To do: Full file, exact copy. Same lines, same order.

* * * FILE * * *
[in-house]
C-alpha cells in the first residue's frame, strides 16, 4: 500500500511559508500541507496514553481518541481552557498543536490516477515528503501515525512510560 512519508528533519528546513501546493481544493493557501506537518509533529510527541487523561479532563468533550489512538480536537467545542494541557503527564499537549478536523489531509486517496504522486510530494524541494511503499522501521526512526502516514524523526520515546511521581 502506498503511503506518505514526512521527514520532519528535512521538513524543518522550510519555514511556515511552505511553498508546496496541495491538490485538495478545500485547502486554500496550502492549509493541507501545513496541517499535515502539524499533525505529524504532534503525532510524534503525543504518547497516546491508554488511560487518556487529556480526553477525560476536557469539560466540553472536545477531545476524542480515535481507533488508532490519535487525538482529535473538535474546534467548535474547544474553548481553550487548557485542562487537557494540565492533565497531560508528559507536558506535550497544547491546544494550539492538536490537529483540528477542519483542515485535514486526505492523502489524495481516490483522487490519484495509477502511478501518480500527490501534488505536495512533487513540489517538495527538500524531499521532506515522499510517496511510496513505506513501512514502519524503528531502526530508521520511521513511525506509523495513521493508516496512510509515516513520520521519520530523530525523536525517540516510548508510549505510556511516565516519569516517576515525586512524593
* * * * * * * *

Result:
[in-house]
C-alpha cells in the first residue's frame, strides 16, 4: 500500500511559508500541507496514553481518541481552557498543536490516477515528503501515525512510560 512519508528533519528546513501546493481544493493557501506537518509533529510527541487523561479532563468533550489512538480536537467545542494541557503527564499537549478536523489531509486517496504522486510530494524541494511503499522501521526512526502516514524523526520515546511521581 502506498503511503506518505514526512521527514520532519528535512521538513524543518522550510519555514511556515511552505511553498508546496496541495491538490485538495478545500485547502486554500496550502492549509493541507501545513496541517499535515502539524499533525505529524504532534503525532510524534503525543504518547497516546491508554488511560487518556487529556480526553477525560476536557469539560466540553472536545477531545476524542480515535481507533488508532490519535487525538482529535473538535474546534467548535474547544474553548481553550487548557485542562487537557494540565492533565497531560508528559507536558506535550497544547491546544494550539492538536490537529483540528477542519483542515485535514486526505492523502489524495481516490483522487490519484495509477502511478501518480500527490501534488505536495512533487513540489517538495527538500524531499521532506515522499510517496511510496513505506513501512514502519524503528531502526530508521520511521513511525506509523495513521493508516496512510509515516513520520521519520530523530525523536525517540516510548508510549505510556511516565516519569516517576515525586512524593